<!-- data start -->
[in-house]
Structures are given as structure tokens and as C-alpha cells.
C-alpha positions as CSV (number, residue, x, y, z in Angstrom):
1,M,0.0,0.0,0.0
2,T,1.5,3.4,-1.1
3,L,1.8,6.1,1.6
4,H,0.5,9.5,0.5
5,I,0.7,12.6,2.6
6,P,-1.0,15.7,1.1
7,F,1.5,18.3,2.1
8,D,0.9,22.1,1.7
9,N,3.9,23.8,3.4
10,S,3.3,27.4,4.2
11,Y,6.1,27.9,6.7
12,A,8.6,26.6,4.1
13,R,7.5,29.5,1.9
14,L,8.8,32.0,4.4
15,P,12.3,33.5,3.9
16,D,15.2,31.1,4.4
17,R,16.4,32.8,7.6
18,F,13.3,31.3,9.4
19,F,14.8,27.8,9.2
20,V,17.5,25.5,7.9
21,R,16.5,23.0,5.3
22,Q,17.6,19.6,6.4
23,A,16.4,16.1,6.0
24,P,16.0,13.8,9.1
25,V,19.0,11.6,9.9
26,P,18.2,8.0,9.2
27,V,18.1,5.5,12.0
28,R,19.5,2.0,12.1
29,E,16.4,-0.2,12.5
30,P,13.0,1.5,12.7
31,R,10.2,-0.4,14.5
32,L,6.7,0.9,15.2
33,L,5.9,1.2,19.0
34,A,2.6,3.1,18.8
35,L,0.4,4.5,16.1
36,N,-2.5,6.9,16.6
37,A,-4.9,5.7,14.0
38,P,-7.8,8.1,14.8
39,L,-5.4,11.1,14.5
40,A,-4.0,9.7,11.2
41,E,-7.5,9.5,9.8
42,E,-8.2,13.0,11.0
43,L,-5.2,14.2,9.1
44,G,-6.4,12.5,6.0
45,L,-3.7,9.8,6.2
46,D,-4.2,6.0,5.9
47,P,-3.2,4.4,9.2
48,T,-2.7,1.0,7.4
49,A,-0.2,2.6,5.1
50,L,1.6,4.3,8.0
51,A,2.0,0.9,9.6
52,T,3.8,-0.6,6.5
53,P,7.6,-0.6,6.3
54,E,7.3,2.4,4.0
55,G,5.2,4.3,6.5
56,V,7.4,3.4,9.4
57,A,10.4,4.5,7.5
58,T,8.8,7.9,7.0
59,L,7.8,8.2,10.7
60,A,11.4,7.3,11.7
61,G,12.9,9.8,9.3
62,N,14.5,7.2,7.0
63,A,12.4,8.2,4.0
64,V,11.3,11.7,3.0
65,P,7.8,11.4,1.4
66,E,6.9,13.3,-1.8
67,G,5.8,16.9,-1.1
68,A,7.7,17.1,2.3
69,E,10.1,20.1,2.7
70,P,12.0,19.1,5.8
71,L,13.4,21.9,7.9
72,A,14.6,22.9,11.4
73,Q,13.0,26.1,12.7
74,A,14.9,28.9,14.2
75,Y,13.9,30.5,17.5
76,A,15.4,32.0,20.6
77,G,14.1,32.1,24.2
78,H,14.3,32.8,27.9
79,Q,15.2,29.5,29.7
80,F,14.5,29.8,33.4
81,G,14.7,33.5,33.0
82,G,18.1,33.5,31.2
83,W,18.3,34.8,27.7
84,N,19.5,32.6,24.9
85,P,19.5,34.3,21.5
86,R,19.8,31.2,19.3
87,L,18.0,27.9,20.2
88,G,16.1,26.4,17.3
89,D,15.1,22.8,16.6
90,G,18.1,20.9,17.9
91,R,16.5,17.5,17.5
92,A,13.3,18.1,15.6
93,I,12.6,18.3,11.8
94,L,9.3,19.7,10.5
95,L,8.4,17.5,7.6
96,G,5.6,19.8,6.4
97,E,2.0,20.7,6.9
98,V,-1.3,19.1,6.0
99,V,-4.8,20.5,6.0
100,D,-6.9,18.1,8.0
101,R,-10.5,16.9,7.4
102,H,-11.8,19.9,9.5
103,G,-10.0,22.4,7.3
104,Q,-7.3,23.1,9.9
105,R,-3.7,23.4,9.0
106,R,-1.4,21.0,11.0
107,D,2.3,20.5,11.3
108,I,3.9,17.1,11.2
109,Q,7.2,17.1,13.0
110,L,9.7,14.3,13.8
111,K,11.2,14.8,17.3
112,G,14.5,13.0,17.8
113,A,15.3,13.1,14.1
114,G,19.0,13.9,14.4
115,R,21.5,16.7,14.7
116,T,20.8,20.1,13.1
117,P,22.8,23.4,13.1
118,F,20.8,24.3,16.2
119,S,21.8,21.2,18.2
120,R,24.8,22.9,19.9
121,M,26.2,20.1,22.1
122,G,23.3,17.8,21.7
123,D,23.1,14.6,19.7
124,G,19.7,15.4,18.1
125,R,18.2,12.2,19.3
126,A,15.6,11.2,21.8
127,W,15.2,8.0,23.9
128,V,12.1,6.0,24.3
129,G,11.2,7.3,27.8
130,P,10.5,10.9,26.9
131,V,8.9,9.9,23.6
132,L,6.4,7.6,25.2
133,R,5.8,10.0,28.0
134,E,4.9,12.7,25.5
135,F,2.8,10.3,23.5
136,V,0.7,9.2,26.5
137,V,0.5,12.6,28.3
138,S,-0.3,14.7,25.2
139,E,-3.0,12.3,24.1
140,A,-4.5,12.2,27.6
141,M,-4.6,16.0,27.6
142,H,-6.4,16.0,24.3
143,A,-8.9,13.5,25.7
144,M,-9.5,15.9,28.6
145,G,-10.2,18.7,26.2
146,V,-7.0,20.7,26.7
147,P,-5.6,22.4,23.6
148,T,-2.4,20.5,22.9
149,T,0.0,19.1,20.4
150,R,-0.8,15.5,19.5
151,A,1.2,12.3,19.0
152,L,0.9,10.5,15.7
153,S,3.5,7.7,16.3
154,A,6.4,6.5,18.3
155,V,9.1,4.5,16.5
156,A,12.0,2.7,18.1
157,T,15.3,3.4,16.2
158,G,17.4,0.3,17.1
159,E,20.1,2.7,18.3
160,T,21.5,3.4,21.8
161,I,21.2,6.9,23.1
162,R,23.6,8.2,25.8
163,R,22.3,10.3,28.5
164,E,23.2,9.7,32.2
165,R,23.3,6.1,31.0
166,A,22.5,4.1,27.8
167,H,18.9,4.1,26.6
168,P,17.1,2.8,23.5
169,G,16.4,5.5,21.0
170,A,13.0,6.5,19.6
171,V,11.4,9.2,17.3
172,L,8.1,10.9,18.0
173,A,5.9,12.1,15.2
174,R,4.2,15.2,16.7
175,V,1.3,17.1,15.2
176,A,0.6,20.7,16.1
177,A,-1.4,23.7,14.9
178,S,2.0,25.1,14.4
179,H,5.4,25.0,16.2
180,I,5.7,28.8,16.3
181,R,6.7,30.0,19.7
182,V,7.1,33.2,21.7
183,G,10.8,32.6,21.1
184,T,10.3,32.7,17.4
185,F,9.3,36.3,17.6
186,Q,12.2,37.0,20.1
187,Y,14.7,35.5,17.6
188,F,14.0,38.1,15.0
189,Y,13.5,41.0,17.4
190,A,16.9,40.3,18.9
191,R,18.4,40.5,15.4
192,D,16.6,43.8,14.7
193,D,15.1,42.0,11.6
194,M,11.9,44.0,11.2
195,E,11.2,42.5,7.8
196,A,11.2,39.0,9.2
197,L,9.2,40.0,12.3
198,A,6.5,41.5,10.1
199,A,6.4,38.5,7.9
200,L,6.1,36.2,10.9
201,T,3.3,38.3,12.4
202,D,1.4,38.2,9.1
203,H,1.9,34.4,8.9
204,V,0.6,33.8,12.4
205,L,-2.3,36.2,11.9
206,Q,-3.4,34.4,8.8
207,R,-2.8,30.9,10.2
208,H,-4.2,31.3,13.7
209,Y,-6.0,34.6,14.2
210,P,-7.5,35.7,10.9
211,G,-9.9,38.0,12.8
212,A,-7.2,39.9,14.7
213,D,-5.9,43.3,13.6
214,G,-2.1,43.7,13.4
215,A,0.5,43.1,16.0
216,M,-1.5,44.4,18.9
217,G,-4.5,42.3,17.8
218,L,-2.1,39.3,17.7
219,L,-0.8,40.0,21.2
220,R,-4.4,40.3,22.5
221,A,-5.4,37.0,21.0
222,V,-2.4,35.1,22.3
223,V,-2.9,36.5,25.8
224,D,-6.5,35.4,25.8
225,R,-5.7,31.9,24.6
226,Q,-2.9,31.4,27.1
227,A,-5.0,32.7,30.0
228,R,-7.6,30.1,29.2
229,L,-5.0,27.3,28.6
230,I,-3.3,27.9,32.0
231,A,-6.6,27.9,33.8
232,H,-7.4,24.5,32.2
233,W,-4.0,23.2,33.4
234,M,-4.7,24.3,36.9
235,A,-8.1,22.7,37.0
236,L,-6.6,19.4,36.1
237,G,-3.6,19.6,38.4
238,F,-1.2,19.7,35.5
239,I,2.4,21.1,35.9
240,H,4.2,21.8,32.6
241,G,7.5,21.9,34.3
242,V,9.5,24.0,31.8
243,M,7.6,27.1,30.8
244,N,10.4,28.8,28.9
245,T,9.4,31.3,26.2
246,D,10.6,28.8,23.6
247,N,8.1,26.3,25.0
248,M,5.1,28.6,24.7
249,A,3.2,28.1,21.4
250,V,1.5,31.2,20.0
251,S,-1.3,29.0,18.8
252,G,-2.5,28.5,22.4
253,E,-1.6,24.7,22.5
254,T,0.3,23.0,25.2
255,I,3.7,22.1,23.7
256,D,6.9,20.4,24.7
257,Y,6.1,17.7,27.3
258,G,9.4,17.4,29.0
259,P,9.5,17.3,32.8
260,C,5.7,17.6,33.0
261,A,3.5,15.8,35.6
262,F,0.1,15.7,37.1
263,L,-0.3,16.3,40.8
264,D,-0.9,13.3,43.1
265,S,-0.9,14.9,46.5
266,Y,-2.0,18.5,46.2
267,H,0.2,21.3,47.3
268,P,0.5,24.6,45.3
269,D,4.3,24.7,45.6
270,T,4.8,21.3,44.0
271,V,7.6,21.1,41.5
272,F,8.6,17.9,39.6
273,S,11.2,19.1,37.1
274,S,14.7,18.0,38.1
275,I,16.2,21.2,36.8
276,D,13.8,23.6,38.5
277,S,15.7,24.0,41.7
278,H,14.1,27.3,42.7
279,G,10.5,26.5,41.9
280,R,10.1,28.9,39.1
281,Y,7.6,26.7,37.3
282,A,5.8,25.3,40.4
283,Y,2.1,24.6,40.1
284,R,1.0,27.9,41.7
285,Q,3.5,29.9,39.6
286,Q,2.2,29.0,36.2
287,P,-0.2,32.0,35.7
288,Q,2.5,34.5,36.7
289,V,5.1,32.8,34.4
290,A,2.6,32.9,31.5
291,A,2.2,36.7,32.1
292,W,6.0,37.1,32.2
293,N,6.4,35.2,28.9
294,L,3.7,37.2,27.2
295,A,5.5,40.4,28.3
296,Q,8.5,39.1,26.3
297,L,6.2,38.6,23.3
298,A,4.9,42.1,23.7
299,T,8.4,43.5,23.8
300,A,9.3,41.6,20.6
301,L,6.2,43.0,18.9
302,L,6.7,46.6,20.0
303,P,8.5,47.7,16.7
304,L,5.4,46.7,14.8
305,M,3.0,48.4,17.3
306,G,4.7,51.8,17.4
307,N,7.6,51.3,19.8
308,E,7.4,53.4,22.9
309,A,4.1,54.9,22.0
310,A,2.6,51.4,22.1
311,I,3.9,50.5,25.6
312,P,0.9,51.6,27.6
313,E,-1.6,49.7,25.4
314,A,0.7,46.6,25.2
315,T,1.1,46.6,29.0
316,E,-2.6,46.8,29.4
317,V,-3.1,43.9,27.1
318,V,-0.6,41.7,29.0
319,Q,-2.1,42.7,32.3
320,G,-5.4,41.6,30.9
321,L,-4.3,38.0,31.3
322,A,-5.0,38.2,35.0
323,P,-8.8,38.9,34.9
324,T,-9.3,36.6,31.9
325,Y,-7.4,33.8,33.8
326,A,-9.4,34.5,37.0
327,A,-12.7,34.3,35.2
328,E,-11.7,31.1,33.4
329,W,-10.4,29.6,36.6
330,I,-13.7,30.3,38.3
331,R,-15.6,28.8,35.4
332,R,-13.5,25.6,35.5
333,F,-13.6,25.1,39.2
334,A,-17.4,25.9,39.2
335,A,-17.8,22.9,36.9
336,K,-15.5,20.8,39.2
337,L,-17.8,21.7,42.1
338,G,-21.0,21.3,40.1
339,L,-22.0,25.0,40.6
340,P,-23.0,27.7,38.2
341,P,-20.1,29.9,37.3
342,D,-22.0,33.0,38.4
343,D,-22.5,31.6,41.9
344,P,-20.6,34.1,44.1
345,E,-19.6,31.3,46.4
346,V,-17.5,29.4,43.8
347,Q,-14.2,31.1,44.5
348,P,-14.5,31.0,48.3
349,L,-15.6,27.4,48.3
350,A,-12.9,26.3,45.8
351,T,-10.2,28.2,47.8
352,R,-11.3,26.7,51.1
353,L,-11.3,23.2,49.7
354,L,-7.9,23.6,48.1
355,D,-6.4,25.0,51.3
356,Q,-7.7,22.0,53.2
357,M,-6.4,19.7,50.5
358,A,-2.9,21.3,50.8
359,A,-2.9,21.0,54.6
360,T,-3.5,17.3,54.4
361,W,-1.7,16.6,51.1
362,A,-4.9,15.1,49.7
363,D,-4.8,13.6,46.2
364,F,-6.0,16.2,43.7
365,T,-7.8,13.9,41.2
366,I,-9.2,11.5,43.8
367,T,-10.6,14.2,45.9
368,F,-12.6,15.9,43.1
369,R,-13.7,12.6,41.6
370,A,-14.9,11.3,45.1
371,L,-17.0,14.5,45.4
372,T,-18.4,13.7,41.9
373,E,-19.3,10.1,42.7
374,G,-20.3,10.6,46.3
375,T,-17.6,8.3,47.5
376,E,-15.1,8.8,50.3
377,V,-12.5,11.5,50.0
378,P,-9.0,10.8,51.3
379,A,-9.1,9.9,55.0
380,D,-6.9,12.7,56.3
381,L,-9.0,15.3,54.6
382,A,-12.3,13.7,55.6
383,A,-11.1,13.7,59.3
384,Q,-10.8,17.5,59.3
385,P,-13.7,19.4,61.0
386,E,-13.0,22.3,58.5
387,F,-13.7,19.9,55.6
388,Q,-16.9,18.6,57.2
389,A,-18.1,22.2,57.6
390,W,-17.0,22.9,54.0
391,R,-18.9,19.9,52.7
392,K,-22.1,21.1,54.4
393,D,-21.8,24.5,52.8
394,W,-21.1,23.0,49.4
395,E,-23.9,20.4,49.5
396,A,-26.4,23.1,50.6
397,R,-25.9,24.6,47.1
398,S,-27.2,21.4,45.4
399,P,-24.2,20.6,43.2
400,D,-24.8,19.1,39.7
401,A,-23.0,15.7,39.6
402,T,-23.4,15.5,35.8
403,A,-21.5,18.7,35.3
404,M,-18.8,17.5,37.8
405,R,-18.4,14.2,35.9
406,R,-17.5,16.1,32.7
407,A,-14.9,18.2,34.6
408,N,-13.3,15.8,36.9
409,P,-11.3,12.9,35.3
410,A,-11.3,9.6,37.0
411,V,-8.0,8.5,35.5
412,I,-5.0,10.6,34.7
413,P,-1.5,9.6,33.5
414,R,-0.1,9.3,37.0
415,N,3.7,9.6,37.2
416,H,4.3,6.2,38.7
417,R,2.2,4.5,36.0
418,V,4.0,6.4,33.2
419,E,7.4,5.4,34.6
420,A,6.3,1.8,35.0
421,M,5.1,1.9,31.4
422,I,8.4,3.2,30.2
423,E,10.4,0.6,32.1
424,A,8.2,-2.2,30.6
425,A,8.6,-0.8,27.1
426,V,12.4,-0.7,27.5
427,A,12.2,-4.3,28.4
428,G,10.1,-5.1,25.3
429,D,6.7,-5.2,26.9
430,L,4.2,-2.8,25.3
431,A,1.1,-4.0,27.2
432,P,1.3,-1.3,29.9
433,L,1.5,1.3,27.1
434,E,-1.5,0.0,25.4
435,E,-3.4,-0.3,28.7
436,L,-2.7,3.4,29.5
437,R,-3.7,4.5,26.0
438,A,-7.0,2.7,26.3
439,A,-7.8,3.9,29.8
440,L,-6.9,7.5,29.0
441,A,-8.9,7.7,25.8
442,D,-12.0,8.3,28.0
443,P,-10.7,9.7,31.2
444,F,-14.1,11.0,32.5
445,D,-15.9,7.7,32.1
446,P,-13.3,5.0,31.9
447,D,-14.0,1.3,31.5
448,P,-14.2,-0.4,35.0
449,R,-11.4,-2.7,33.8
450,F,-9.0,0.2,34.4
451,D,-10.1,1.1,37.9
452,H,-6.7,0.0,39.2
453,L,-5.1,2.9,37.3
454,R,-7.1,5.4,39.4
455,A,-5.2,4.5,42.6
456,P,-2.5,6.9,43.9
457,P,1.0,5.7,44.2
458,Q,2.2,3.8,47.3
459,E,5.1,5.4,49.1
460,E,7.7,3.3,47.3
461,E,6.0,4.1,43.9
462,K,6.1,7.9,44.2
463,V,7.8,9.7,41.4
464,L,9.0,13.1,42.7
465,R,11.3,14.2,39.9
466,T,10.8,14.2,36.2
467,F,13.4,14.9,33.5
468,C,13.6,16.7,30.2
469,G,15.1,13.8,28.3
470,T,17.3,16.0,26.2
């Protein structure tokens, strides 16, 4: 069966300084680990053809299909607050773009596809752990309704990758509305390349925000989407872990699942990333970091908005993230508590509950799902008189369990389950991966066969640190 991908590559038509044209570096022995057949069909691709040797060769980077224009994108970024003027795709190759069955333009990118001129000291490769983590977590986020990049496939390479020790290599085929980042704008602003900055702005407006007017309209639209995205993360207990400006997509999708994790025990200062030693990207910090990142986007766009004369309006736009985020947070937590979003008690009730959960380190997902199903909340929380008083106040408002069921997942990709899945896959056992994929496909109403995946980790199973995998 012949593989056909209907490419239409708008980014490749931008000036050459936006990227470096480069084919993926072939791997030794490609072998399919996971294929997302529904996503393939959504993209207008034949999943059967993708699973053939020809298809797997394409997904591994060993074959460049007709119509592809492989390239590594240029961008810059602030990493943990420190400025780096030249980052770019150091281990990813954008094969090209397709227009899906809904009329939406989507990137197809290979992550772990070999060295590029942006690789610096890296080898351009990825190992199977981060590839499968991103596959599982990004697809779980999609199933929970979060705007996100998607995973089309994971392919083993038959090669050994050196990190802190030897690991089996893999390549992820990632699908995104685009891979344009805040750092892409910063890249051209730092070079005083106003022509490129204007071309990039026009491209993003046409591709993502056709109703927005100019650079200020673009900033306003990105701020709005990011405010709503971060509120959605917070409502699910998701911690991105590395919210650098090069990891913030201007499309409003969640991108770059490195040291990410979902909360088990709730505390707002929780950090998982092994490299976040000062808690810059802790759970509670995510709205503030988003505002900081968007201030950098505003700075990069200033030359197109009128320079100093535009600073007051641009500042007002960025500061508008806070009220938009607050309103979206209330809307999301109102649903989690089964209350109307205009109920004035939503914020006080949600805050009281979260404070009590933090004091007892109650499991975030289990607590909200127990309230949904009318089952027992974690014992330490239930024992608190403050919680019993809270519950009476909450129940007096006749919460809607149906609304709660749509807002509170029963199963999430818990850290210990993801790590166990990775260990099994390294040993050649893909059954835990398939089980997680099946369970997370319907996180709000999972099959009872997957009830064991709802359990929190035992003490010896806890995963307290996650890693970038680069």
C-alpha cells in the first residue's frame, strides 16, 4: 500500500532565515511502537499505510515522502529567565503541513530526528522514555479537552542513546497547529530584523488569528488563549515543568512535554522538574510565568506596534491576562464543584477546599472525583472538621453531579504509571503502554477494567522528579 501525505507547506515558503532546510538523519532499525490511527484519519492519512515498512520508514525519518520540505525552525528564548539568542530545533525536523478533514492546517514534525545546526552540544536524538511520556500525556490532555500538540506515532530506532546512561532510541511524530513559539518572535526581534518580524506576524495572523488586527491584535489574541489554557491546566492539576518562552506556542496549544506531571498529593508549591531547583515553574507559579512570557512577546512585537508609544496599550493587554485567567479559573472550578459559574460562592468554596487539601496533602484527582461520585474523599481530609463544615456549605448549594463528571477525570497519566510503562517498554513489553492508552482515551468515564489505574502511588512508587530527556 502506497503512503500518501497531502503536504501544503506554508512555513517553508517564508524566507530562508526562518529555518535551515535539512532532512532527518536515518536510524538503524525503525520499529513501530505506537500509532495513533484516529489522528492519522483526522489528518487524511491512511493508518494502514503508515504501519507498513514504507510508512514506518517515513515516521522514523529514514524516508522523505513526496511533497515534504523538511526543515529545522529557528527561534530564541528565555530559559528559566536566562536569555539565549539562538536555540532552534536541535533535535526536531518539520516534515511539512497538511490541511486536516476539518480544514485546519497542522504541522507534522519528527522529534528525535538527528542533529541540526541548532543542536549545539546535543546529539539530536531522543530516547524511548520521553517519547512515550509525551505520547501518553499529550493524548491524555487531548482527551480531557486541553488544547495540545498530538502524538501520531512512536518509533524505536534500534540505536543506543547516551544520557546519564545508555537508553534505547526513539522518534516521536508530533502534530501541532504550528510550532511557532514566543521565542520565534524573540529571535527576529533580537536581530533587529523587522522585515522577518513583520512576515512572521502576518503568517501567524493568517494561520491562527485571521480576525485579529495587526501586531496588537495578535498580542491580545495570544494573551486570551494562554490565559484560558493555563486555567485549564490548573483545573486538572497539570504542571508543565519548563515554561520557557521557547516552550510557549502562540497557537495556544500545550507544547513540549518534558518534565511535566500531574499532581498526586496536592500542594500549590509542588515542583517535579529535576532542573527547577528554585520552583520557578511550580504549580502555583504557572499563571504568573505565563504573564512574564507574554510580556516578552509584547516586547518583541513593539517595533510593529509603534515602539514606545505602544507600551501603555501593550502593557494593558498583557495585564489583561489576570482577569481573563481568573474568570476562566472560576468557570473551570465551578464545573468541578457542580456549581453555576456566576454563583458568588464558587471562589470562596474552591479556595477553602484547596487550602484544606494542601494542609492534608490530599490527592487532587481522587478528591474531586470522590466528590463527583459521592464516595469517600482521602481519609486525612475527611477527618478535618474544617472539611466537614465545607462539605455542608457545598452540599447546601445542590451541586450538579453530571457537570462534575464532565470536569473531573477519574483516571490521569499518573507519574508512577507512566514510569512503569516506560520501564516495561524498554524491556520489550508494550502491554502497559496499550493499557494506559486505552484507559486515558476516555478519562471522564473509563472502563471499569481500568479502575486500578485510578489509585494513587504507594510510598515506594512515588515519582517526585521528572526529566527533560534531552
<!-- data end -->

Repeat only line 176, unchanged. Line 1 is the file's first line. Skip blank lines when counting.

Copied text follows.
173,A,5.9,12.1,15.2